Let’s talk about how to teach European Explorers in Texas to our students in an engaging and meaningful way!
Welcome back for the European Explorers in Texas edition of a peek inside my Texas History INB. If you would like to check out previous entries on setting up your notebook, maps, regions of Texas, Native Americans, European explorers, Spanish Missions, Colonization, the Texas Revolution, or the Republic of Texas just click on the title.
When we start our European Explorers in Texas unit we are coming out of a HUGE project on Native Americans that our students love, and I am always afraid that the next unit will be a let-down. So, in order to make sure that doesn’t happen we pack the unit full of facts.
We always start by going back to the map and seeing if students remember their continents, which is always a bit of a let-down for me, but sometimes it’s not. We talk about where Europe and North America are and I have my students take some guesses about why the Europeans wanted to come to America.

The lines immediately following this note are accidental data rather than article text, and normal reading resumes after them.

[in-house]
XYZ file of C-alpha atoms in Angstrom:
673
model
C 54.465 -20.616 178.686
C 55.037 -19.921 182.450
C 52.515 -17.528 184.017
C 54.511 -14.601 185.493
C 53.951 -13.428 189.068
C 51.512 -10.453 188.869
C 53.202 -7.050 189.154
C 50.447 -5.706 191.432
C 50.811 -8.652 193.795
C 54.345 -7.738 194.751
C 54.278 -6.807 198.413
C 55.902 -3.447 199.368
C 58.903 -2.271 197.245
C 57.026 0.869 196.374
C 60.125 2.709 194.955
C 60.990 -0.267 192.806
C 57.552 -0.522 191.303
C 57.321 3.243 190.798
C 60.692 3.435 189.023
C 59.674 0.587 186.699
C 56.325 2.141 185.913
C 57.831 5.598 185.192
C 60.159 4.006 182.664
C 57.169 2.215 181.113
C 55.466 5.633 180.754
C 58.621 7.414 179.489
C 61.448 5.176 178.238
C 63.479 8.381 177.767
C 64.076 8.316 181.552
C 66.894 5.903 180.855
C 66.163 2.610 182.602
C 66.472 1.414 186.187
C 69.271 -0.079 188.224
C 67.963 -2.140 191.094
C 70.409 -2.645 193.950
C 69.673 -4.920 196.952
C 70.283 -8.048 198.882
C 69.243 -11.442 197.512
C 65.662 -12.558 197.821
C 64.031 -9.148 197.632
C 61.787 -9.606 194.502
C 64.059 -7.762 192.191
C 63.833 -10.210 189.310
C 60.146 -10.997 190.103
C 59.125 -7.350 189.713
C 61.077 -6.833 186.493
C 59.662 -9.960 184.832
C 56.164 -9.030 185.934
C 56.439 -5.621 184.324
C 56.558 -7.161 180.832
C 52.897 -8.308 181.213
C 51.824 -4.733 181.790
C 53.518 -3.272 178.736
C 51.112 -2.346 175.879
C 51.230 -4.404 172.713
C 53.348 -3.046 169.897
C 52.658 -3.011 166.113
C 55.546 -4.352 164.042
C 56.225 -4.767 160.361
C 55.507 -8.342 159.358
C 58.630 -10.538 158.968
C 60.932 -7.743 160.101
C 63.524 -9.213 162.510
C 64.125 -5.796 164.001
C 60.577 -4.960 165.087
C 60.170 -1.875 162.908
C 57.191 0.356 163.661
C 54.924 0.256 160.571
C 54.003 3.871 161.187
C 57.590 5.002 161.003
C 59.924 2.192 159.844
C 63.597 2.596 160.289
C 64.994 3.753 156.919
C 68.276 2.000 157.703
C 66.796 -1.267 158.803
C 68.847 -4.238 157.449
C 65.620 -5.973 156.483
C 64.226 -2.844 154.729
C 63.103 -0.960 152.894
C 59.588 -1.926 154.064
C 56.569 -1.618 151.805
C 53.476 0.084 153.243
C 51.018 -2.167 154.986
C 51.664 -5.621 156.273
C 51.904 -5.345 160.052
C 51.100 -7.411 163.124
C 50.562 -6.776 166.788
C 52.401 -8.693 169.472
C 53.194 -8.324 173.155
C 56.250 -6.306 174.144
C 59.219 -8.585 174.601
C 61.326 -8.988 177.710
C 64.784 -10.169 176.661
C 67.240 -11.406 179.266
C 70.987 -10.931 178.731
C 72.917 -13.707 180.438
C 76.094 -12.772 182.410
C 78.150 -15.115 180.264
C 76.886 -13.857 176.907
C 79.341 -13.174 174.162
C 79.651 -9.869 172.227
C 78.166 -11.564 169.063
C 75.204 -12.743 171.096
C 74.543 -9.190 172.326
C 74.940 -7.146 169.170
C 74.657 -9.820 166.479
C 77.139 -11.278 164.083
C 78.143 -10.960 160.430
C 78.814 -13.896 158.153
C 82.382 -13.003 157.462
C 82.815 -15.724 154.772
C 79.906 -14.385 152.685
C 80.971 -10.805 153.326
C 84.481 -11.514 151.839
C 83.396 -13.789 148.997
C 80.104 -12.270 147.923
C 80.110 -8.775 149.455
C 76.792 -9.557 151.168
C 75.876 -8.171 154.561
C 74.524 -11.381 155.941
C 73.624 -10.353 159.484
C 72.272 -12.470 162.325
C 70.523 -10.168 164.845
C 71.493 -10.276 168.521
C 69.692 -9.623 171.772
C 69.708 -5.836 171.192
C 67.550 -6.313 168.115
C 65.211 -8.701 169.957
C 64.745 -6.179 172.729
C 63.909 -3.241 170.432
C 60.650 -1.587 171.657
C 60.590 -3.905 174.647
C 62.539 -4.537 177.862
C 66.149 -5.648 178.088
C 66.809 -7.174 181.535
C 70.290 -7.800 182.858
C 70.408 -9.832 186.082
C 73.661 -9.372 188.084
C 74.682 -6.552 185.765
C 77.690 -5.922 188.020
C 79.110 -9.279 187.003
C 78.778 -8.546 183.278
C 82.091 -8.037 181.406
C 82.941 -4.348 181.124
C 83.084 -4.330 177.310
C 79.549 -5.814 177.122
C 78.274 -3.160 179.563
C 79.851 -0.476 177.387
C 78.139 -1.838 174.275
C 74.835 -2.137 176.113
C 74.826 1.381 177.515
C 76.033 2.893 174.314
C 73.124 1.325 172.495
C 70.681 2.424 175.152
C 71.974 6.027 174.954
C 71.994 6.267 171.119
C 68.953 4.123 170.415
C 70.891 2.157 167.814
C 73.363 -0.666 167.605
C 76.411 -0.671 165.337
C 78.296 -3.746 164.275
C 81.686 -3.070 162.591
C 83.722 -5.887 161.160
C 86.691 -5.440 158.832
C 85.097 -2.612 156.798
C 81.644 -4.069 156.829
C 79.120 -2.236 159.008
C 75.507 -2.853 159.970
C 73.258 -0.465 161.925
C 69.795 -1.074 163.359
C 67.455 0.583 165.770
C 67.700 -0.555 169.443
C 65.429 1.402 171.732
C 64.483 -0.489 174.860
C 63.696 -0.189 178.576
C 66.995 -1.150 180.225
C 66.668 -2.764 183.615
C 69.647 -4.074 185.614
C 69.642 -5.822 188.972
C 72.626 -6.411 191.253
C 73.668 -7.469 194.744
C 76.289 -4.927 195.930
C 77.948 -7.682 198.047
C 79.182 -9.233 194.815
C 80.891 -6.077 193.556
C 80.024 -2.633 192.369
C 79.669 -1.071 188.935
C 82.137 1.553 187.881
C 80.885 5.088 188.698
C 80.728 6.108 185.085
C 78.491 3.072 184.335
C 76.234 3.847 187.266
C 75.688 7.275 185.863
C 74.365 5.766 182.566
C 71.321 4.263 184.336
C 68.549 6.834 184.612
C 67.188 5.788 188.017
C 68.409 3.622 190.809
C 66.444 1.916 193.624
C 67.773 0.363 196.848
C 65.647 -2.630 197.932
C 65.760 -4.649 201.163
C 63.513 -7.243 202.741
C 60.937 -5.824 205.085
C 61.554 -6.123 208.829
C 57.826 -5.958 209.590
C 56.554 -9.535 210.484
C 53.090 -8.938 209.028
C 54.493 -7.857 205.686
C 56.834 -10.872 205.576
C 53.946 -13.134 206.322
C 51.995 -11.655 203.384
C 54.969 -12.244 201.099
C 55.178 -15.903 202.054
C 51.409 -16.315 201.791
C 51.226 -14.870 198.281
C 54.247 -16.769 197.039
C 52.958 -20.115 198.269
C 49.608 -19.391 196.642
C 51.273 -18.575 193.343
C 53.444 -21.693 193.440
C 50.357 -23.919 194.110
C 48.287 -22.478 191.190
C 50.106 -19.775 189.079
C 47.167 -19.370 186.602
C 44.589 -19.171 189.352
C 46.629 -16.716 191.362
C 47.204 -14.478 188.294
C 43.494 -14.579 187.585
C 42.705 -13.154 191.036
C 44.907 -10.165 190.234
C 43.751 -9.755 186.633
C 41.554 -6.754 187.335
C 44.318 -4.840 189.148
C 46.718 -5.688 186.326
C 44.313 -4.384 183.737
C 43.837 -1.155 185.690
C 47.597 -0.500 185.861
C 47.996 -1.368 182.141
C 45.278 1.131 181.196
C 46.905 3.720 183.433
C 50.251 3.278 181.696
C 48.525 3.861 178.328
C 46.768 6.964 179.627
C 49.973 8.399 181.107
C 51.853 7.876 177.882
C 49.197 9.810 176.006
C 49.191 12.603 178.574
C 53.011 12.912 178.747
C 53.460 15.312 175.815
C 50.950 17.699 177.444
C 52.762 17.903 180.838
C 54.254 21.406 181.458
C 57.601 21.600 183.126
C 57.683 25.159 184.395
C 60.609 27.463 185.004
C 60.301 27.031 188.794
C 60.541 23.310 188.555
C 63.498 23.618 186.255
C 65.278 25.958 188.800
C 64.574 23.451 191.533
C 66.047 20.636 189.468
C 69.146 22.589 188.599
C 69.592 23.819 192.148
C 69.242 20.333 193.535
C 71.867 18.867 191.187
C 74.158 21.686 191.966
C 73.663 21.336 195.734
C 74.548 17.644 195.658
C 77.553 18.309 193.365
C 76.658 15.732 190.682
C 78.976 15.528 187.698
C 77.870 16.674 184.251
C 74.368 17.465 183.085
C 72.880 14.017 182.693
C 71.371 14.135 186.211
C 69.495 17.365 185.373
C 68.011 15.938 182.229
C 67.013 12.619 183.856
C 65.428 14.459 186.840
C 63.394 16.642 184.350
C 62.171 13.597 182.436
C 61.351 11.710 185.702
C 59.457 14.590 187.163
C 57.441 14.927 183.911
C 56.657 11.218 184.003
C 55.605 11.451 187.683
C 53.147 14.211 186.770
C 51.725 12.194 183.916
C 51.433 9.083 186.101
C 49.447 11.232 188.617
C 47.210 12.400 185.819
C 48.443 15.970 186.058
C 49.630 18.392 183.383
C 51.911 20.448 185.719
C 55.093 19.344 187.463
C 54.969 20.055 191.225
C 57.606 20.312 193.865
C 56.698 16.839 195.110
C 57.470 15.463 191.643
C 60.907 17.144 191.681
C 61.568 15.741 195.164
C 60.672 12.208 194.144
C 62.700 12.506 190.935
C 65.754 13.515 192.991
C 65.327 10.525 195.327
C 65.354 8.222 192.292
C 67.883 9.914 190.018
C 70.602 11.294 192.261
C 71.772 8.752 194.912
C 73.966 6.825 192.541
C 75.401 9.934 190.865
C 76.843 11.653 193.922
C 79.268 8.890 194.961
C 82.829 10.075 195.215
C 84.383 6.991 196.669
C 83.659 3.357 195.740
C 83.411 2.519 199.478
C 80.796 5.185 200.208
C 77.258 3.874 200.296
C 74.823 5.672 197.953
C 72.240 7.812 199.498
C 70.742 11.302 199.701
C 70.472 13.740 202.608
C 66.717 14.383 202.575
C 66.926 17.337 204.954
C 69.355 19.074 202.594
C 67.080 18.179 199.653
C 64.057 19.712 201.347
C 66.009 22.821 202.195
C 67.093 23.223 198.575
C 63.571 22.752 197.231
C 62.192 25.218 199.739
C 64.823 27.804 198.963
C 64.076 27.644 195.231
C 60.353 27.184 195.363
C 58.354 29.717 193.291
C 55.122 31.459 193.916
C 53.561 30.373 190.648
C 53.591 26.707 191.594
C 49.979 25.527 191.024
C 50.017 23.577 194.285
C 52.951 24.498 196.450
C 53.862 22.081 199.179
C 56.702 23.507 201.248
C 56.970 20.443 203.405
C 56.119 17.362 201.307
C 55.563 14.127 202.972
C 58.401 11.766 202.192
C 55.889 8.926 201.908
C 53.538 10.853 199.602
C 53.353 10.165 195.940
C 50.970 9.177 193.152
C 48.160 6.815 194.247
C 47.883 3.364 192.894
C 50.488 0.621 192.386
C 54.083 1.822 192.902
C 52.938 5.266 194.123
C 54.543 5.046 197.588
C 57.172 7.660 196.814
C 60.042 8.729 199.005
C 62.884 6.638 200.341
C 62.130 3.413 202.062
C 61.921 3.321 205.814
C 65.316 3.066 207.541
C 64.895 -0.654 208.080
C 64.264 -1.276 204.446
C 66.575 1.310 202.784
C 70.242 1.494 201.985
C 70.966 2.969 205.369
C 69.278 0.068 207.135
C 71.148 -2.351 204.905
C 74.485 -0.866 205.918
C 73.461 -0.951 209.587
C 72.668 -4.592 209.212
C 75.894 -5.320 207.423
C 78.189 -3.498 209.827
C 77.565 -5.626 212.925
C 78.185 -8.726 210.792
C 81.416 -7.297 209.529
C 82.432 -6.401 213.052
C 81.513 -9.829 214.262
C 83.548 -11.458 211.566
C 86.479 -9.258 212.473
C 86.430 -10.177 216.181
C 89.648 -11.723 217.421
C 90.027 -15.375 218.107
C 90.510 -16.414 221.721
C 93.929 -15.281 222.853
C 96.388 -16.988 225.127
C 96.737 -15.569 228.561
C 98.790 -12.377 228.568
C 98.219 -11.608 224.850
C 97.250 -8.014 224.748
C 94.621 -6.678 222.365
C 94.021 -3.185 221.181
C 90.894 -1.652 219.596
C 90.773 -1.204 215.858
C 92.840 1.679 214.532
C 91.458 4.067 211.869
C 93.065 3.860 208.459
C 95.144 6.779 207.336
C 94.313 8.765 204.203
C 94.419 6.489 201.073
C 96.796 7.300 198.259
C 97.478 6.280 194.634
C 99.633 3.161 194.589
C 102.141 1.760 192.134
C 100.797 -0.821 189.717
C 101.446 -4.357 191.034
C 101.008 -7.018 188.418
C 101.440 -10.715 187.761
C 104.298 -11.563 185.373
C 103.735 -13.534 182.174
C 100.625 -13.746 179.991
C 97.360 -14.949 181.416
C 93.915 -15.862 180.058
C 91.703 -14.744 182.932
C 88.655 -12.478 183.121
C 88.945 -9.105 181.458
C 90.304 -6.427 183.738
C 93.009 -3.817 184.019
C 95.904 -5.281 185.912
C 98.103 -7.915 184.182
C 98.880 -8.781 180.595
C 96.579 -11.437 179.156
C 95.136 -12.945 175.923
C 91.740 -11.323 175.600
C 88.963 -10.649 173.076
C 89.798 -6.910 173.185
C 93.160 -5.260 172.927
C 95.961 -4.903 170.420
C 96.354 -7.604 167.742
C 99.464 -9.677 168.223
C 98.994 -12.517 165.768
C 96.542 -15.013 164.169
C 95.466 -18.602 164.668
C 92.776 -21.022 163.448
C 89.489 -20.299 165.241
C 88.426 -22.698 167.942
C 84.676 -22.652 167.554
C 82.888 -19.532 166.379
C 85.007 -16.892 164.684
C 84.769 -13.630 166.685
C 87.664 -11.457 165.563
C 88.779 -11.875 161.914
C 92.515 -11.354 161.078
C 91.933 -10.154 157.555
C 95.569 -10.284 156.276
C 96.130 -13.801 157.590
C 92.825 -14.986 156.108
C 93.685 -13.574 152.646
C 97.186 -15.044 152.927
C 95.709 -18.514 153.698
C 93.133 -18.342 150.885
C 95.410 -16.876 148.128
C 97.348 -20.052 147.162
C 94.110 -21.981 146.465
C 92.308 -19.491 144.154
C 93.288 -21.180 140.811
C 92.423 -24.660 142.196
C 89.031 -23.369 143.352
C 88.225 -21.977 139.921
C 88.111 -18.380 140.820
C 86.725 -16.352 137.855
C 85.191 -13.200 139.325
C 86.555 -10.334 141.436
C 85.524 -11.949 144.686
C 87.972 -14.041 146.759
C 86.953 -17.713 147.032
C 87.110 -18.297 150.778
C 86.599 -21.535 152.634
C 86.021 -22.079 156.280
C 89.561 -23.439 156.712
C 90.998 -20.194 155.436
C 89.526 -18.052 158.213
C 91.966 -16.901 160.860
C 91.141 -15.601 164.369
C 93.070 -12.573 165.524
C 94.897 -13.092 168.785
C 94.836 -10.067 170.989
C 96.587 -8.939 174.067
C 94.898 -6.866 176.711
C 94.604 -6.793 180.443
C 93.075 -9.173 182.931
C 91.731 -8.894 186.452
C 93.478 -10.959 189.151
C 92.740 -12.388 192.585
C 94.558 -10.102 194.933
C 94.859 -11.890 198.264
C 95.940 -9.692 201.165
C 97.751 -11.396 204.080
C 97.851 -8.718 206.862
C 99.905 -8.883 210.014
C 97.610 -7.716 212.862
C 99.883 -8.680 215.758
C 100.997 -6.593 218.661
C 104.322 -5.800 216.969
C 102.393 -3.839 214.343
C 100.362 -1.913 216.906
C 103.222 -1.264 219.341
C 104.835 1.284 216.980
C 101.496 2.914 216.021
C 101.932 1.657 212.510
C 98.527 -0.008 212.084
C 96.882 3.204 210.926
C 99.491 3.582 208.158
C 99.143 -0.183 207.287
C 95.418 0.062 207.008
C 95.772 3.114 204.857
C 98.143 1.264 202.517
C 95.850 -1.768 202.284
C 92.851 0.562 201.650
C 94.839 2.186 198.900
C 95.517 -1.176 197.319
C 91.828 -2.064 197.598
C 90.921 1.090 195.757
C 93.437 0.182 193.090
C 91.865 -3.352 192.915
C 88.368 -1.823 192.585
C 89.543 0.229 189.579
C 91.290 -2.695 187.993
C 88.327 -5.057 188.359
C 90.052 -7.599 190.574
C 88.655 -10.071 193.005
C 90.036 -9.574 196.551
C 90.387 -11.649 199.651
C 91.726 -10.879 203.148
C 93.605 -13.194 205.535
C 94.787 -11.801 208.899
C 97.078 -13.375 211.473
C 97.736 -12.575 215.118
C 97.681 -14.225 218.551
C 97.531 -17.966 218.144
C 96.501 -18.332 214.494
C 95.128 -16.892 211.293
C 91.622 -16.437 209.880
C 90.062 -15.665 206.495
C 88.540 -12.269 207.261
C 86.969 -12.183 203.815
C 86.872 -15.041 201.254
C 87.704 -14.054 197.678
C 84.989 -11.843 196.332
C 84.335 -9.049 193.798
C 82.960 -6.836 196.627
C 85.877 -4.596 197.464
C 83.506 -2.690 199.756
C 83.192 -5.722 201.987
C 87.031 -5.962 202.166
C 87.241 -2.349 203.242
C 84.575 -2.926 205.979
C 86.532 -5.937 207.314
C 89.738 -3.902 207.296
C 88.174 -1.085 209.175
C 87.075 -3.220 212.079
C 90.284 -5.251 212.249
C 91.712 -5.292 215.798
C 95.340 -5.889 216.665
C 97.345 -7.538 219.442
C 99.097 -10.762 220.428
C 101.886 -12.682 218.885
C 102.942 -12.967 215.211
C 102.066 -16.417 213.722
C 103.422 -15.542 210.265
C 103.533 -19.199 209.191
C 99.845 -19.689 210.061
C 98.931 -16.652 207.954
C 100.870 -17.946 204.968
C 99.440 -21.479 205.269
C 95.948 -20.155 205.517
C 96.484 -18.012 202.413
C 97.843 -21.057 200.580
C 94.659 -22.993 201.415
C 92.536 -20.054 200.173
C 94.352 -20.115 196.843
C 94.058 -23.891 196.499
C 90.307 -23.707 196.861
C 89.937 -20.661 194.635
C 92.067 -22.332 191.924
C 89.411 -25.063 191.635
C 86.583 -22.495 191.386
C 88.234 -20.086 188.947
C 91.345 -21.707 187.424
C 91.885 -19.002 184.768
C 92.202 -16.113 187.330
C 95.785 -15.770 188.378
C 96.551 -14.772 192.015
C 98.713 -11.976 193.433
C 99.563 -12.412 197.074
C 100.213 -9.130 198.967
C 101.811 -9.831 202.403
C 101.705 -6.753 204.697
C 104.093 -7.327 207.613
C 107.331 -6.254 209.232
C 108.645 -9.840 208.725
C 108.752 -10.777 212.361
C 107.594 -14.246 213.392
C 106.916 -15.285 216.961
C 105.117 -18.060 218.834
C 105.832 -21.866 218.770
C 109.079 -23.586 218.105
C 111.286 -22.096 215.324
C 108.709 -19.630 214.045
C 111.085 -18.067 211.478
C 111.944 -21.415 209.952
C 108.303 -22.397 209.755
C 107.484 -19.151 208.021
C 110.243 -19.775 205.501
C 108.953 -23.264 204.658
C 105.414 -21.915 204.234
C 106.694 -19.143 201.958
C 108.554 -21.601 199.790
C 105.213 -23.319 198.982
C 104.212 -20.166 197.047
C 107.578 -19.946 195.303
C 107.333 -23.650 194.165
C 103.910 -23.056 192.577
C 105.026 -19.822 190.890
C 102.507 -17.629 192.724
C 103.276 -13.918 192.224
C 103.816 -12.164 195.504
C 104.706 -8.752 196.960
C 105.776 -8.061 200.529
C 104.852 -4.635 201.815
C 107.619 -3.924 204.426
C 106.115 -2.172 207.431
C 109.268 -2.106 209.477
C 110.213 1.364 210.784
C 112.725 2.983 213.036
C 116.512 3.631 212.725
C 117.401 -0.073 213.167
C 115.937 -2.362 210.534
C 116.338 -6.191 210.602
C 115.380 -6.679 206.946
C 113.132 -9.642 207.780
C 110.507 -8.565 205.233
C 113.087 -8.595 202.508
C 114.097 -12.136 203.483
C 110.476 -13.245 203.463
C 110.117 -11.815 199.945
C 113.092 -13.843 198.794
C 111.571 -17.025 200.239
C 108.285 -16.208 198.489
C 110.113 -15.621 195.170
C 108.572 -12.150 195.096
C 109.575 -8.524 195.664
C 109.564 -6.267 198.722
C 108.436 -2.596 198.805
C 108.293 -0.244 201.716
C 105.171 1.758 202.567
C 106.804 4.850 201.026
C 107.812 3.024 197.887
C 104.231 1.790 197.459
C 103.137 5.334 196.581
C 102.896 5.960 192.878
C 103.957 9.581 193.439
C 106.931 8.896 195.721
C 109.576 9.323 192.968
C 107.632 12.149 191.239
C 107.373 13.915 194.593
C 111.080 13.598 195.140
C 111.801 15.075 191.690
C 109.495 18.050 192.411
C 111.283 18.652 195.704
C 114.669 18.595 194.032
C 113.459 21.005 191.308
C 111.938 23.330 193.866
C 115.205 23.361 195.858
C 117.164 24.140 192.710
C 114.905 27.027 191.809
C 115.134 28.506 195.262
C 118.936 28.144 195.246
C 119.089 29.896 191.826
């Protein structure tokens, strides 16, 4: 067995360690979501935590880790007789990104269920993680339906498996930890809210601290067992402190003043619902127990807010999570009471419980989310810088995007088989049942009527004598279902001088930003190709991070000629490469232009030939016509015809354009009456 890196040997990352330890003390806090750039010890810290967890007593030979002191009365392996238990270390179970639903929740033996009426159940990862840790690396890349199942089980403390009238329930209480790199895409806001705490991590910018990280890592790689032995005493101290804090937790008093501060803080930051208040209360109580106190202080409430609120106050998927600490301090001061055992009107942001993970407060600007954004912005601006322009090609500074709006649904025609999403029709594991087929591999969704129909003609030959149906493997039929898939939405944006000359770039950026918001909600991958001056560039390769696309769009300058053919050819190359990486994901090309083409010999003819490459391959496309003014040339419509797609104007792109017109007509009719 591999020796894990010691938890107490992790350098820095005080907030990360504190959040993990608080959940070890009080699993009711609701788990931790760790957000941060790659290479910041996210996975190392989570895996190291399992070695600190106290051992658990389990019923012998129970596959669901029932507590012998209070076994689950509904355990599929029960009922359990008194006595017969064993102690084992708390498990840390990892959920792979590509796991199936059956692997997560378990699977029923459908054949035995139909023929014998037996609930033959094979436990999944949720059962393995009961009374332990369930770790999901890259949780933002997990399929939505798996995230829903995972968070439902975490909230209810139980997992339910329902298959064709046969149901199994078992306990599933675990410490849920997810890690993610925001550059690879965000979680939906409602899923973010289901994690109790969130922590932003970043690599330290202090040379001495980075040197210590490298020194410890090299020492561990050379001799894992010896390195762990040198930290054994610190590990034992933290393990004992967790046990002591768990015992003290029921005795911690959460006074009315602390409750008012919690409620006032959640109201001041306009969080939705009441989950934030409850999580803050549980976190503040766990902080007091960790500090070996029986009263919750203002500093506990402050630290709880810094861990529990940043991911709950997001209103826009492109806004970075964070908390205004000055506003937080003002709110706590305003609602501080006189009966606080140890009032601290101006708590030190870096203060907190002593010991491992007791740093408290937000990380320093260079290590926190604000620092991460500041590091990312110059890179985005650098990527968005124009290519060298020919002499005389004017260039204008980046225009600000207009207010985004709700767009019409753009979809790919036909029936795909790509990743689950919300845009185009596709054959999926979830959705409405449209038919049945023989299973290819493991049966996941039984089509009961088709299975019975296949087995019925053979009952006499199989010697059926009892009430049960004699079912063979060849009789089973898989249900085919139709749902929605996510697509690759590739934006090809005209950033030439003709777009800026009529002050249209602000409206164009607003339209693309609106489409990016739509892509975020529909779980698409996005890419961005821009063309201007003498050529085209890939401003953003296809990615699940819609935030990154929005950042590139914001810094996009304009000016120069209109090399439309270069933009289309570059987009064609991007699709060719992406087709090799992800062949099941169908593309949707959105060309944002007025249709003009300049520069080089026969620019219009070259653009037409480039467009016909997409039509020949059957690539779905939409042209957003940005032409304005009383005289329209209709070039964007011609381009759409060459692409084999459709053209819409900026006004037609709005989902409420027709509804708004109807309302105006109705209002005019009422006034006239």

From there we talk about a few of the early explorers such as Leif Erickson. A lot of students know his name from Spongebob. We also talk a bit about Columbus, because most students are already familiar with him as well. Once we get past those two we use this PowerPoint to get the rest of our information about European Explorers in Texas.
We talk about what a conquistador, explorer, and empresario are, as well as how each of them affected Texas.
As we discuss each of the explorers we trace their route on a map of the world. Then we write down important facts in our fold-ups.
We also discuss the three g’s of conquistadors and debate which one students think is the most important.
Pro-tip: When you glue the sorting pockets into student INBs have the opening face the spine. If the cards fall out of the pockets they will fall into the fold, not all over the floor.
To end our unit I use these task cards to hold a scavenger hunt assessment. If you have any extra time (what’s that?) my students also LOVE these activities of creating a postcard to send home from the point of view of an explorer and this dice simulation that puts them in the shoes of an explorer trying to find a new place.
The whole idea behind this is for students to write a postcard from the point of view of an explorer in Texas back to their family in Europe. I have students select a specific explorer and write about details particular to their journey. After they have written their message and addressed their postcard they are able to turn it over and illustrate it with an image from their trip.